Pharmacists play a key role in vaccinations crucial for public health
It has not been terribly long since pharmacists in the United States began being trained and certified to give immunizations for a host of public health diseases that in the old days killed, maimed or sent to infirmaries many American adults and children who failed to obtain the vaccinations.
Widespread use of vaccinations has effectively curbed the spread of many communicable diseases which were life-threatening.
It has been reported by the Centers for Disease Control and Prevention that pharmacists in the United States in 2018 administered 42% of all flu vaccines — saving many, many lives and lessening the threat of a large flu epidemic which used to kill millions of people throughout the world each year. In recent times, we have seen outbreaks of measles in the United States and abroad due to the fact that in many countries, immunizations are not being given to newborns and — especially in the United States — many parents are opting out of inoculating their kids for religious reasons, fear of vaccinations or they conclude that the measles vaccine contains a contaminant, a mercury product, that could cause autism in the child.
The issue of mercury being in the vaccine, which is no longer done, has been proven to be fictitious and not factual. In California, even despite a state law that requires that students must get immunizations and shots, and even though we passed new legislation that prohibits opting out, we have seen an increase in measles. It was not that long ago that medical experts and public health officials had declared victory against the battle of measles.
More than 760 cases of measles were currently reported in 23 states in 2019, twice as many as last year, according to the CDC. This year is the highest level of measles cases reported since the illness was declared effectively eliminated in 2000.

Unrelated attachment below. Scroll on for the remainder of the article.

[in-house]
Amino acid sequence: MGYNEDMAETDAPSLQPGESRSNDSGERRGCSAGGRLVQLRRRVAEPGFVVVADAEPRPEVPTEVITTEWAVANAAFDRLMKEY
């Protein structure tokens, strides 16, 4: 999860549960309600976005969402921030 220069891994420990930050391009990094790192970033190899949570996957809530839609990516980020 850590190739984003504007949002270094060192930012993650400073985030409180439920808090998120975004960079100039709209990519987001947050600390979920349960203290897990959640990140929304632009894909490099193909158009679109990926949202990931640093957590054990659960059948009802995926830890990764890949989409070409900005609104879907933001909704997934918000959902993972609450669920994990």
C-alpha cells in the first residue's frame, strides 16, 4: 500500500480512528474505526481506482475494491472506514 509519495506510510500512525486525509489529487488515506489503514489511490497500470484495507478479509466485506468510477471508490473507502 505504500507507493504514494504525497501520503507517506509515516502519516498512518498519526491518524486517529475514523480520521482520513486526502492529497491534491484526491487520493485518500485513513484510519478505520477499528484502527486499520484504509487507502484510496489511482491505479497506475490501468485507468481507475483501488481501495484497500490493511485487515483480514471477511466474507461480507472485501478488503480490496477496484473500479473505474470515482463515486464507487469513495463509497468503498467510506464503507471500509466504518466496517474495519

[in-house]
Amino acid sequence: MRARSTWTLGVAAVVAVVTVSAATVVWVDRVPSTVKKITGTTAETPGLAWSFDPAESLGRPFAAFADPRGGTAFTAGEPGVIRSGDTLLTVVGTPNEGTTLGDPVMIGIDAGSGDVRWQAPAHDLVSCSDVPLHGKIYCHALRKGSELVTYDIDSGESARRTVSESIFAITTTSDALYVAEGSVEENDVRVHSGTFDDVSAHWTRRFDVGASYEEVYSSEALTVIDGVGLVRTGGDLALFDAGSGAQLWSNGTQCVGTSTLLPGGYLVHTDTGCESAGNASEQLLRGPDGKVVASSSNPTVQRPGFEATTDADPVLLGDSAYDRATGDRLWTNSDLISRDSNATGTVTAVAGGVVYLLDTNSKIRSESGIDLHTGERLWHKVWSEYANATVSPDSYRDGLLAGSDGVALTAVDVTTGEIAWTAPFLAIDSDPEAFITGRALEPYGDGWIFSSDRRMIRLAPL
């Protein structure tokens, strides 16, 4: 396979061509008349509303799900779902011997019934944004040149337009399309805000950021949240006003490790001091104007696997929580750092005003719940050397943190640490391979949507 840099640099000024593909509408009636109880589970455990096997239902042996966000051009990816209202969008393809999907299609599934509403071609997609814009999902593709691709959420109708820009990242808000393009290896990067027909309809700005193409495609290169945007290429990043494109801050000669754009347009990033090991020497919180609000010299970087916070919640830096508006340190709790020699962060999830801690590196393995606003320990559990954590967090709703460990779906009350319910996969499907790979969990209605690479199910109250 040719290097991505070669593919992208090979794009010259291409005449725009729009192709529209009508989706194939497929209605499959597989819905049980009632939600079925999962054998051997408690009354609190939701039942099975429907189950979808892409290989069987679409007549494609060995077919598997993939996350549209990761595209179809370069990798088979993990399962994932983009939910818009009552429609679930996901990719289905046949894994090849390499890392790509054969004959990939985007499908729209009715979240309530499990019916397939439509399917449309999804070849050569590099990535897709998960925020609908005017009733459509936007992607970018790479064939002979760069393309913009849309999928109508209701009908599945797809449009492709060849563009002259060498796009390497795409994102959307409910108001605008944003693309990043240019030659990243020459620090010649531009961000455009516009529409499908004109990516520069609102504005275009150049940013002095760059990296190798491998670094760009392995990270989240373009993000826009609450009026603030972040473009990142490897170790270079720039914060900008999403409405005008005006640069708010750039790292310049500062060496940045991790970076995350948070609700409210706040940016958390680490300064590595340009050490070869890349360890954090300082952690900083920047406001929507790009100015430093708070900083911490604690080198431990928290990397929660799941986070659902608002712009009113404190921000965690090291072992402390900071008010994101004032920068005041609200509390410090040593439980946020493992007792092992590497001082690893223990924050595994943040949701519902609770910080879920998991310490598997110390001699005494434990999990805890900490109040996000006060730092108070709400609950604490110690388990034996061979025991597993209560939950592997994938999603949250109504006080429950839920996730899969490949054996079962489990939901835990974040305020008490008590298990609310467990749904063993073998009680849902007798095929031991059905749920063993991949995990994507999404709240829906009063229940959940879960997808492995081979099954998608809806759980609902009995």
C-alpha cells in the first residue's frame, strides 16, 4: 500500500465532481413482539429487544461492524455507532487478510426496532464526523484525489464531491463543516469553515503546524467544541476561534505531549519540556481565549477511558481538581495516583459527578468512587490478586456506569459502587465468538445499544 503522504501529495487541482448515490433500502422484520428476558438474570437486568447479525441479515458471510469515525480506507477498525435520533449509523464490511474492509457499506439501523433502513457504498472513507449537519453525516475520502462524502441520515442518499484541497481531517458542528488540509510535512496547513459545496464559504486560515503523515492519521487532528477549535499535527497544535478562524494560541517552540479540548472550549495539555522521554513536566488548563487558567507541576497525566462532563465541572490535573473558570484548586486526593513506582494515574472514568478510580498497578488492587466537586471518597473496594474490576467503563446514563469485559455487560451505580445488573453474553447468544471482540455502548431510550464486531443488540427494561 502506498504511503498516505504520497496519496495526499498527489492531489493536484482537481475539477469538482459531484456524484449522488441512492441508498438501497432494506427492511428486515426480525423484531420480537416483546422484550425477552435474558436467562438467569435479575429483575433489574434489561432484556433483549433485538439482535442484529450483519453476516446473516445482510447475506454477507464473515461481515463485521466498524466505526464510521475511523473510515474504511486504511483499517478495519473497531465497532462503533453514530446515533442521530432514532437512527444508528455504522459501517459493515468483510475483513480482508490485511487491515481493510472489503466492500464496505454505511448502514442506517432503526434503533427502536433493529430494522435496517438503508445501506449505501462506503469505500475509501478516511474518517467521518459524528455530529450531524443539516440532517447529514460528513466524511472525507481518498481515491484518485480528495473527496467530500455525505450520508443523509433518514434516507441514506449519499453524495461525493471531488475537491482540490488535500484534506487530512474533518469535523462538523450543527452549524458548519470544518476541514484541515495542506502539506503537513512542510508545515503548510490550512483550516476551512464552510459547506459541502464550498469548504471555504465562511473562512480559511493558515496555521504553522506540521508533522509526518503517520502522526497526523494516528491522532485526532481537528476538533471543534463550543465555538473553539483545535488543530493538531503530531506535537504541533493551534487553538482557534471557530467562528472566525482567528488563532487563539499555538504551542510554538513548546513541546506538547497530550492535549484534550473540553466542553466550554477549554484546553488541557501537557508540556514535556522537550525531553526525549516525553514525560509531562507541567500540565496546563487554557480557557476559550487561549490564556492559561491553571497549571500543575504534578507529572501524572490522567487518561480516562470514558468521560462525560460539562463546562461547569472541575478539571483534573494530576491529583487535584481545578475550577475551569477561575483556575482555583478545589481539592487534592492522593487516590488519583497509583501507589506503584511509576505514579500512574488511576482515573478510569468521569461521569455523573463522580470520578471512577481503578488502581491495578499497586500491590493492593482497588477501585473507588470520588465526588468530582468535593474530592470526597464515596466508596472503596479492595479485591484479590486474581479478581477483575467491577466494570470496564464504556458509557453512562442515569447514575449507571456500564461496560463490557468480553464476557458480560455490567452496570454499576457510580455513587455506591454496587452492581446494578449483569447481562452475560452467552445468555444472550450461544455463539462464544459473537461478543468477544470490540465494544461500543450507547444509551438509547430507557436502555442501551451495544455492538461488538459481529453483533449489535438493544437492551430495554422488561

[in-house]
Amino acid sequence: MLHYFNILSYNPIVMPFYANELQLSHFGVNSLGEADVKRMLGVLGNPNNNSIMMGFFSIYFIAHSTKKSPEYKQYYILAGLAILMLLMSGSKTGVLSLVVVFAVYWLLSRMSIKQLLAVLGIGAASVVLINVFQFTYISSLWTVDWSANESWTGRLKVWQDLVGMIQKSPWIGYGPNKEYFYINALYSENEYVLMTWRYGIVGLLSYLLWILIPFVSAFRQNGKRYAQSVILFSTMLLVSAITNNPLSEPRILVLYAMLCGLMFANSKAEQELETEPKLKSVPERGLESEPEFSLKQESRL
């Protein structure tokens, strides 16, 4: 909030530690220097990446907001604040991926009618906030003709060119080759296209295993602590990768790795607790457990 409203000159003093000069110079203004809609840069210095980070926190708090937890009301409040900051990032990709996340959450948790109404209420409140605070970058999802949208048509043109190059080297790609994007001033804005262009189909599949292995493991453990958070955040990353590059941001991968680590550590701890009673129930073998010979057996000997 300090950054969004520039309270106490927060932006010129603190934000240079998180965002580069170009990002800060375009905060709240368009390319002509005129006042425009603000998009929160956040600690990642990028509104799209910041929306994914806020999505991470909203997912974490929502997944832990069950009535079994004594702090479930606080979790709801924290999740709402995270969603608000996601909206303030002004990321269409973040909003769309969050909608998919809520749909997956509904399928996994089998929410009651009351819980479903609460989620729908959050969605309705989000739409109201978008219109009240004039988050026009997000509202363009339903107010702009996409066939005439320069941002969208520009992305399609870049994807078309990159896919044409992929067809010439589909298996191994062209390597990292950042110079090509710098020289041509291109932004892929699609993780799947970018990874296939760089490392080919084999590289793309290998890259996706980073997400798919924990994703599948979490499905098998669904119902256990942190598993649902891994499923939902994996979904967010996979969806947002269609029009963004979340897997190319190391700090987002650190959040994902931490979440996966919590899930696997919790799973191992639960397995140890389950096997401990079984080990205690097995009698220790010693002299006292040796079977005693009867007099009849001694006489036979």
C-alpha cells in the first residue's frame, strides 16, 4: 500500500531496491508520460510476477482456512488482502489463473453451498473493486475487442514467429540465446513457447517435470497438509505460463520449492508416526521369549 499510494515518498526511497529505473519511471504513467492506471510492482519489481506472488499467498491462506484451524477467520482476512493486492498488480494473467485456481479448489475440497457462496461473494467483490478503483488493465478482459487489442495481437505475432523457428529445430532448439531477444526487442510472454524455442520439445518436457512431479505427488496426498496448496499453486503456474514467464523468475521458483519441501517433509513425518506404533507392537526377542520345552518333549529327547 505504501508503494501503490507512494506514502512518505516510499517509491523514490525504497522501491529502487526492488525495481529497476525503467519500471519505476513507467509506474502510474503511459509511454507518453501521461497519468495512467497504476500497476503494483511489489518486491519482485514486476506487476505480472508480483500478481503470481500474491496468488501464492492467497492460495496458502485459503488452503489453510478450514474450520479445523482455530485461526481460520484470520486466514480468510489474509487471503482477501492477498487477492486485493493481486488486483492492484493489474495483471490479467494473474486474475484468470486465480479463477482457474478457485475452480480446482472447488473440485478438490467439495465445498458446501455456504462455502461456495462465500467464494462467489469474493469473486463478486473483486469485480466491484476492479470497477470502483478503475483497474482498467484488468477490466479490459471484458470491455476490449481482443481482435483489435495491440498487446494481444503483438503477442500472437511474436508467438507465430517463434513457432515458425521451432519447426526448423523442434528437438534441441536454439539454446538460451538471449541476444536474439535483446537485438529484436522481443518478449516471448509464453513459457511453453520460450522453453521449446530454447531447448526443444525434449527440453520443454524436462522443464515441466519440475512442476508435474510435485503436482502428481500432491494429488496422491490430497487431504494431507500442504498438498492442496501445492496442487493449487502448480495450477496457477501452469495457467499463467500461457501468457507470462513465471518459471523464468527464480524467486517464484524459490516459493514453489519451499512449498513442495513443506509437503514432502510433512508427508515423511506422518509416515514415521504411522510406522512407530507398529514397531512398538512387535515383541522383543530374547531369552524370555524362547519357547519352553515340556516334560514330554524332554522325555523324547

It is time for more pharmacists to get involved in giving immunizations, especially in rural areas, since the United States now is suffering a loss of 16,000 family physicians, and the shortage of physicians is expected to decline further in the coming years. Pharmacists need to get more involved in county public health issues, especially to stem these types of outbreaks, and be sure that students in their community have received the number of required shots for a number of infectious diseases from measles and mumps to chicken pox and polio.
I encourage pharmacists through their public awareness, banners and information on when they need to get immunizations to get vaccination rates up, and to increase education and awareness through the patients and customers coming into the pharmacy. Parents need to be aware that by not vaccinating their kids, they are not only risking their children to contract measles and mumps, but also spreading it to others, possibly other children who would impose a risk of severe illnesses.
It is time for our pharmacy leadership in the United States to articulate that pharmacists can pick up the slack by increasing immunizations across the board, since they are the most
available, accessible and acceptable of all healthcare professionals.
Public health authorities long have restricted individual liberties for the sake of the common good. For example, smoking is prohibited in most public spaces. TB patients who refuse medication can be forcibly detained, according to a 1905 U.S. Supreme Court ruling against a parent who was fined $5 for refusing to have his son inoculated against small pox.
The health of our local kids and parents demands that any loopholes in the immunization laws be closed in an effort to prevent disease and protect our communities. It is a matter of collective responsibility.
Fred Mayer is a public health pharmacist and CEO of Pharmacists Planning Services
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